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7 House members in San Diego for conservative group ALEC

Conservative legislators from around the country are flocking to San Diego this week for an annual gathering focused on states’ rights, shrinking government and free-market policies.

Among the attendees at the annual meeting of the American Legislative Exchange Council, more commonly called ALEC, are seven members of the Florida House.

Republican Reps. Dennis Baxley of Ocala, Colleen Burton of Lakeland, Neil Combee of Polk County, Mike Hill of Pensacola, Larry Metz of Yalaha, Kathleen Petersof South Pasadena and John Wood of Winter Haven are all attending the conference, according to Wood’s office. Rep. Mike LaRosa, R-St. Cloud, was also authorized by the House to attend but is not in California for the event.

No members of the Senate are confirmed to be attending the conference, including Sen. Kelli Stargel, R-Lakeland, who serves as ALEC’s state co-chair in Florida alongside Wood.

Representatives attending the conference have been given permission by the Speaker’s office to use their taxpayer-funded member accounts for travel expenses. However, it’s not clear whether any of them will choose to do so.

Wood said he hasn’t yet decided if he’ll pay for his travels with taxpayer dollars or leftover campaign funds. In past years, he’s used campaign contributions.

“It’s just a great policy exchange on a number of different issues that state legislators are facing across our nation,” said Wood. “There’s no real particular agenda other than the mission of ALEC is limited government, free markets and federalism. Those are my principles, and those are principles that we hope to apply to good public policy decisions.”

The ALEC conference has been criticized, though, as a chance for corporate interest groups to influence state legislators behind closed doors. The national group’s Private Enterprise Advisory Council includes representatives from AT&T, State Farm and Exxon Mobil, among other groups.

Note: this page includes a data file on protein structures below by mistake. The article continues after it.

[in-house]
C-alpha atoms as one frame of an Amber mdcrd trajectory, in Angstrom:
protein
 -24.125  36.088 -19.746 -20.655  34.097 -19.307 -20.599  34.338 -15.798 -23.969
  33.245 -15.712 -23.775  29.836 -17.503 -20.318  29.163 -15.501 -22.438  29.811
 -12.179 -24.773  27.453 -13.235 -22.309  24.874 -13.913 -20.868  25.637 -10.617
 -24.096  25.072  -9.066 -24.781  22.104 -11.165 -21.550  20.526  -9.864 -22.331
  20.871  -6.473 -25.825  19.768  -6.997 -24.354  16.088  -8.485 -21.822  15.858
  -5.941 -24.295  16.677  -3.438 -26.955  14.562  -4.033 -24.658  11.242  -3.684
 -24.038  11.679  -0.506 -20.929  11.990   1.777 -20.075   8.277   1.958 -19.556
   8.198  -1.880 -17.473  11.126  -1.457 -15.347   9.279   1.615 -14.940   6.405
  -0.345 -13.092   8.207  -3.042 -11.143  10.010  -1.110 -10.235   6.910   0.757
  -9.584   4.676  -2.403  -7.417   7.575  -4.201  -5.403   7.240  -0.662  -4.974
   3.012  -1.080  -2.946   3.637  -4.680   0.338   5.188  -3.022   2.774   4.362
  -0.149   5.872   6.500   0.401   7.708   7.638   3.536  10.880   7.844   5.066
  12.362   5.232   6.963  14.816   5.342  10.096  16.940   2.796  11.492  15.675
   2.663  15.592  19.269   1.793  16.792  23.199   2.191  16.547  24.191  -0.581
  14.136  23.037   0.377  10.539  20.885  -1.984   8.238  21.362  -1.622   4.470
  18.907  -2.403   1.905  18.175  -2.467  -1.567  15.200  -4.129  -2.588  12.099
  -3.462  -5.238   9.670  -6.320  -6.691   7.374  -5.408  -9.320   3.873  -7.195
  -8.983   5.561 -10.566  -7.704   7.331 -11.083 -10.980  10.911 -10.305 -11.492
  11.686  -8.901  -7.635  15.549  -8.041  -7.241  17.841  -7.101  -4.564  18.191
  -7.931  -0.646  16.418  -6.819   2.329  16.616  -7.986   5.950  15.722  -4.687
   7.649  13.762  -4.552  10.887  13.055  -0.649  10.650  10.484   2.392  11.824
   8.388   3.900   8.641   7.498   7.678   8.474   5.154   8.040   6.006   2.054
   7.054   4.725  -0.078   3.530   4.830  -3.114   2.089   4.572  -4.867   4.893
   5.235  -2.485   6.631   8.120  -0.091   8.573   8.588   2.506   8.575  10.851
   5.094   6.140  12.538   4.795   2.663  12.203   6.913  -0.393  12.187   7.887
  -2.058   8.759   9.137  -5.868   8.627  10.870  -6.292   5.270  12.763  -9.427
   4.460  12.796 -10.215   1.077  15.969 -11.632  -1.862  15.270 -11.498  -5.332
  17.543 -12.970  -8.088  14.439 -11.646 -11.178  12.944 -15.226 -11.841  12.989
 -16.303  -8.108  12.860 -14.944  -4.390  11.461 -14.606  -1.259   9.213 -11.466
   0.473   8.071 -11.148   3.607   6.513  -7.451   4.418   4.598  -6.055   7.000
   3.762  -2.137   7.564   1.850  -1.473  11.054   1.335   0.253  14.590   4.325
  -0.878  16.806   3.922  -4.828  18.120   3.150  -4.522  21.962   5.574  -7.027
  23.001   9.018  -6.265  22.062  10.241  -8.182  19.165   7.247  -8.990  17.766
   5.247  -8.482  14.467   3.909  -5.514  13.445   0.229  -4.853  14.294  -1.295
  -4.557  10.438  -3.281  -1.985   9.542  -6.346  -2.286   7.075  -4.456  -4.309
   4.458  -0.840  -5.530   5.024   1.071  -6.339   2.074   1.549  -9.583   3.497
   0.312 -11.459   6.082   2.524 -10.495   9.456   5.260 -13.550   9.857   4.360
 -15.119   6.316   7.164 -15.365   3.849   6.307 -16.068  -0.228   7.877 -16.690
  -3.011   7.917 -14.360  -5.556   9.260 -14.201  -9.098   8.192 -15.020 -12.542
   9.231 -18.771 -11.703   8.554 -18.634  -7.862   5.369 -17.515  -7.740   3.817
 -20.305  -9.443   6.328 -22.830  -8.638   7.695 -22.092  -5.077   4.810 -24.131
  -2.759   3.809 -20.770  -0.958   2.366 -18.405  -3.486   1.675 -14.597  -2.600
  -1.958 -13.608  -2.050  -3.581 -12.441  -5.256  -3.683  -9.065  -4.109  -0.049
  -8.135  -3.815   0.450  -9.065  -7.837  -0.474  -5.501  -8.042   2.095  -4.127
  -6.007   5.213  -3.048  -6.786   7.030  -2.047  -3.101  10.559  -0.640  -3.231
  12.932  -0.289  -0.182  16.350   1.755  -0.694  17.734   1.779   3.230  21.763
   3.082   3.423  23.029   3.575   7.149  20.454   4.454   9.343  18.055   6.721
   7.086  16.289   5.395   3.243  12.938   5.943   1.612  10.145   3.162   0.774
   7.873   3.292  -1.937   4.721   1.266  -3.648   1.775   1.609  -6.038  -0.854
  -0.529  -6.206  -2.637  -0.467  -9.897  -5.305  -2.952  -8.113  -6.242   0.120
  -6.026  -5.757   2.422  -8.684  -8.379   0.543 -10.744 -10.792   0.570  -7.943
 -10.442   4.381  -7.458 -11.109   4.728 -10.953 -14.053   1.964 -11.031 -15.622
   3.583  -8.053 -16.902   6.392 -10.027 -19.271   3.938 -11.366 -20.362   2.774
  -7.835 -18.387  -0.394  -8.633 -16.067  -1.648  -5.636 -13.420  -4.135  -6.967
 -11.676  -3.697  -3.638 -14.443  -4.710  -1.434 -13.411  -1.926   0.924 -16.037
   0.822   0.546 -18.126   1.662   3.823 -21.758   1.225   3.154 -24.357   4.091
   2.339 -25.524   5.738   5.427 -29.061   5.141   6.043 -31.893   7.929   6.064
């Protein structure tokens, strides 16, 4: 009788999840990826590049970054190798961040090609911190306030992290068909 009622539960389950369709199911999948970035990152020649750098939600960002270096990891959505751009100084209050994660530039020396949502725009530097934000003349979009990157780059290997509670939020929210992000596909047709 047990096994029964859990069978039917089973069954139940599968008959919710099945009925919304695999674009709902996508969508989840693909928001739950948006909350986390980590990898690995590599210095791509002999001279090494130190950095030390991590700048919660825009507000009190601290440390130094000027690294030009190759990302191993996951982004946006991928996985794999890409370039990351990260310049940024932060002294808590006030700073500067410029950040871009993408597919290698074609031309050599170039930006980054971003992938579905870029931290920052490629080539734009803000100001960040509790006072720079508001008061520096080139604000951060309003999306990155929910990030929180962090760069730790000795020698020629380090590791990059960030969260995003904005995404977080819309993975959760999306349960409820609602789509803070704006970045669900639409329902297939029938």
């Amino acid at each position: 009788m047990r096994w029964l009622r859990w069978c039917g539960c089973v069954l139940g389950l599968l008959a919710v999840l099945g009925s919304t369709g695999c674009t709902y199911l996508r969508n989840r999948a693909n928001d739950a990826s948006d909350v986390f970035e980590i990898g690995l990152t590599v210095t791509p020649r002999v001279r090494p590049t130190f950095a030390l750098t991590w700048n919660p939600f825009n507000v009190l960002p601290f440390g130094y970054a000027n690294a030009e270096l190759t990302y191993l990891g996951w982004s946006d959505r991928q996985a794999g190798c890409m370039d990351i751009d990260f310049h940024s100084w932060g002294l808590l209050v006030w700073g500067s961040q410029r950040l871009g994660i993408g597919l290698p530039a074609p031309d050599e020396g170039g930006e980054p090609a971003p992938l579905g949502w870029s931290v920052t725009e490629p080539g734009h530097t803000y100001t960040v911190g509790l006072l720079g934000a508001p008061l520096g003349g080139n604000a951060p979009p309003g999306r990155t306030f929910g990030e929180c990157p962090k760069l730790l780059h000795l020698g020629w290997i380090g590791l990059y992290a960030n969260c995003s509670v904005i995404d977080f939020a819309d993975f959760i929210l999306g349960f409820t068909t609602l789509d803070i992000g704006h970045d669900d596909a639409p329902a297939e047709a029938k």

“At ALEC’s meeting, elected politicians and corporate representatives will meet behind closed doors to craft model bills, which often benefit the corporations’ bottom line,” wrote Peter Butzin of Common Cause, a liberal group, in a statement released this week.

In addition to hearing from conservative leaders — including Wisconsin Gov. Scott Walker, Texas Sen. Ted Cruz and former Arkansas Gov. Mike Huckabee, all candidates for president — ALEC task forces will discuss key policy agendas. Health care and energy issues will be among the most interesting and important, said Wood.

This will be ALEC’s first meeting since the Florida House decided not to expand health coverage for Floridians using private insurers and federal Medicaid dollars. And it’s the first since the U.S. Supreme Court upheld a critical provision of the Affordable Care Act in June.

“ALEC has been pretty consistently against Medicaid expansion as a way to provide better health outcomes to our population, so I think the position we’ve taken in the Florida House is consistent with their thinking,” Wood said.

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